Part of the series The Story of MSG

The Story of MSG: Redemption

Are the foundations of the MSG scare beginning to crumble?

Previously in this series: Controversy, or how the MSG scare began.

Despite the controversy, set off by the Kwok letter in 1968, some people never stopped using MSG. It remained a staple of both Asian home cooks, Asian restaurants, and many mass-produced foods. (Peep the ingredients list on a pipe of Pringles some time.) But the misconceptions around MSG pushed it to the sidelines, and made a majority of people suspicious of it.

This anti-MSG sentiment rested on two pillars. The first was a suspicion of artificiality and “chemicals”, set off in part by the scandals around DDT and Agent Orange. And the second was a suspicion of Asian cuisine that meant the public was all too ready to believe that Chinese food caused illness.

But if those two pillars weakened, so too might the scare that they were supporting. And by the late 1990s and early 2000s, cracks were definitely starting to appear. A re-evaluation of MSG was underway. But what caused it? Why, after almost forty years, did public and professional opinion begin to shift?

In 1969, the Hungarian physicist Nicholas Kurti hosted a lecture for the Royal Society called The Physicist in the Kitchen. “I think it is a sad reflection on our civilisation,” Kurti said, “that while we can and do measure the temperature in the atmosphere of Venus we do not know what goes on inside our soufflés.” Kurti was the first person to apply modern methods of physics and chemistry to cooking. He did so in a playful way that captured the imaginations of both chefs and the public, making adventurous dishes like a “reverse Baked Alaska” (a frozen meringue exterior enveloping a centre of piping hot booze) and a vacuum-pumped meringue of staggering size.

Kurti was playing with his food. His lectures were a series of parlour tricks, delivered to a scientifically literate audience. But Kurti was serious about applying scientific methods to cooking techniques, and he had unlocked a new way of looking at what we ate – one that a generation was to find inspiring.

Those that saw the world differently following Kurti included scientists like Hervé This, chefs such as Grant Achatz and Heston Blumenthal, cookery teachers like Elizabeth Cawdry Thomas, and science writers like Harold McGee. They formed a loose movement, exploring what became known as “molecular gastronomy”, and together they moved beyond Kurti’s lecture-theatre demonstrations to a more systemic and thorough examination of the science of food. How did established cooking techniques work to produce flavour and texture, and could chemistry show us how to improve them? How did humans perceive flavour, and could biology and neuroscience teach us how to manipulate those perceptions?

In their explorations of flavour, one of the ingredients that the molecular gastronomists experimented with was MSG. It was inevitable, in a way: the science on which its rejection was based was too shaky, and its role in boosting flavour too powerful, for them to ignore it. Harold McGee explained the usefulness of MSG in his 1984 book On Food and Cooking: The Science and Lore of the Kitchen. In Nathan Myhrvold’s epic, six-volume Modernist Cuisine – which pioneered the use of sous vide machines and centrifuges in cooking – MSG is used liberally in everything from pizza sauce to Myhrvold’s attempt to reverse-engineer the KFC colonel’s secret recipe.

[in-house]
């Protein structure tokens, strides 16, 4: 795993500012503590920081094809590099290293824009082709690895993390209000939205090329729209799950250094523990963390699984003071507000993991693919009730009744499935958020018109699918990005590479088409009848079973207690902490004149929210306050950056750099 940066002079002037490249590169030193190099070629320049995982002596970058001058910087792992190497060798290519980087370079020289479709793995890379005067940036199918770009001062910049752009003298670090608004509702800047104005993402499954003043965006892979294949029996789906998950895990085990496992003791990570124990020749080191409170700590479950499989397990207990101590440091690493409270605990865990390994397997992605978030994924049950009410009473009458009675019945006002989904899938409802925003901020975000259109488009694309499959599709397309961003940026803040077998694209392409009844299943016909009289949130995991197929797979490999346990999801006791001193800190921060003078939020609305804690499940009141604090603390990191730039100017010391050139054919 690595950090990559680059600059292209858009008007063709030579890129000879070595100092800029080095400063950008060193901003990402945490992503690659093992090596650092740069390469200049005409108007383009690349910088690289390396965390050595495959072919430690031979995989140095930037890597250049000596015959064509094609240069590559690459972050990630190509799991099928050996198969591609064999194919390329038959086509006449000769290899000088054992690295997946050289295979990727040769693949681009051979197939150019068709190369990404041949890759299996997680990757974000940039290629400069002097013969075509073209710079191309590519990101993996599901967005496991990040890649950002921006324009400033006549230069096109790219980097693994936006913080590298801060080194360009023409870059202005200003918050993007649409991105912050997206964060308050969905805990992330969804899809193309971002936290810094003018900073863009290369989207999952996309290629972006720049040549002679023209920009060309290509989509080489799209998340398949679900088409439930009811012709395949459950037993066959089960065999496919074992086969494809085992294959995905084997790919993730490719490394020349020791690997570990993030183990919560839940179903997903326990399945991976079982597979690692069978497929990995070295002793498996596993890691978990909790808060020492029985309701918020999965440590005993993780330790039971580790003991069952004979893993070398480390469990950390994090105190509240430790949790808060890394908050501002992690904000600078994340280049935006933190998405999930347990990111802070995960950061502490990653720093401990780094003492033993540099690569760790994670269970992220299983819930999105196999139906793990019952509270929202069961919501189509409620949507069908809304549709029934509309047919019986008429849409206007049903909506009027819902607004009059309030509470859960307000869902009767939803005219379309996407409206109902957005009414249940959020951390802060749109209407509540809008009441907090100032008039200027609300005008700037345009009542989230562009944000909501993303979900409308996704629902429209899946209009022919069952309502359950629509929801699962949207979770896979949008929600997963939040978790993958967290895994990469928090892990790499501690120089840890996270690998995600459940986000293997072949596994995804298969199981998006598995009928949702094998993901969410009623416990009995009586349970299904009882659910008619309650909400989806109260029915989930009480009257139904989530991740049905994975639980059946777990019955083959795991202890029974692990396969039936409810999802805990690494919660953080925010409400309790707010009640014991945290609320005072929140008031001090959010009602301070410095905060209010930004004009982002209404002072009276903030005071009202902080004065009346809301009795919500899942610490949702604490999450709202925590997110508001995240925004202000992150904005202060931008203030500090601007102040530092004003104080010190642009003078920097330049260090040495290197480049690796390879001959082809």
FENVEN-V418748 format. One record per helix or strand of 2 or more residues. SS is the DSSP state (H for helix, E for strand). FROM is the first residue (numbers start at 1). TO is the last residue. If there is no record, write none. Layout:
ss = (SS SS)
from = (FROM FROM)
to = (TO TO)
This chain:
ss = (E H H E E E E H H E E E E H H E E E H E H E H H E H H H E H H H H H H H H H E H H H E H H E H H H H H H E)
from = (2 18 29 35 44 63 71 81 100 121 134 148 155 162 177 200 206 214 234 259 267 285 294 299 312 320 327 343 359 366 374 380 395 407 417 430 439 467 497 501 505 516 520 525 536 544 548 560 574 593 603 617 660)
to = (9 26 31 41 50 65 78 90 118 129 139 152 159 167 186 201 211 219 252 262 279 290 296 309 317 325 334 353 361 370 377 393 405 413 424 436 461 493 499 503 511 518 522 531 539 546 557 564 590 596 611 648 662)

And so now MSG is used as an ingredient at Heston Blumenthal’s three-Michelin-starred restaurant The Fat Duck, and Grant Achatz says that his three “kitchen staples” are salt, MSG, and black pepper. “If you gave me those three items,” he said, “I can make anything taste good – even dessert.”

The molecular gastronomists embraced MSG because they were more conscious than anyone that a boundary between “synthetic” and “natural” is impossible to draw. They didn’t care whether something was a white powder or had a scientific-sounding name: they cared about whether it tasted good. And while molecular gastronomy was perhaps short-lived as a restaurant fad, its evidence-based influence was lasting. Chefs are no longer content to be ignorant of the scientific processes that undergird their cooking techniques. They want to know why things work, and knowing how umami works leads to using MSG. The science pillar supporting the MSG scare was beginning to crack.

Meanwhile, new generations of Asian people in Europe and the USA were asserting their place, and the place of their cooking, in an increasingly diverse society. Chinese food in the west had grown far beyond its origins in dim sum restaurants, provincial takeaways, and all-you-can-eat buffets. Cantonese people had been the first Chinese people to take their food abroad, and Cantonese cuisine dominated most early western Chinatowns and Chinese restaurants. By the 1990s and 2000s, though, it was increasingly common to see not just Cantonese restaurants but also food from Sichuan, Fujian, and Hunan – and not just in large cities like London and New York, either. Sweet, gloopy sauces that had been adapted for unadventurous western palates gave way to subtler and more authentic flavours. It was becoming increasingly difficult – and increasingly uncommon – for people to hold the bigoted view that Asian food was in any way inferior.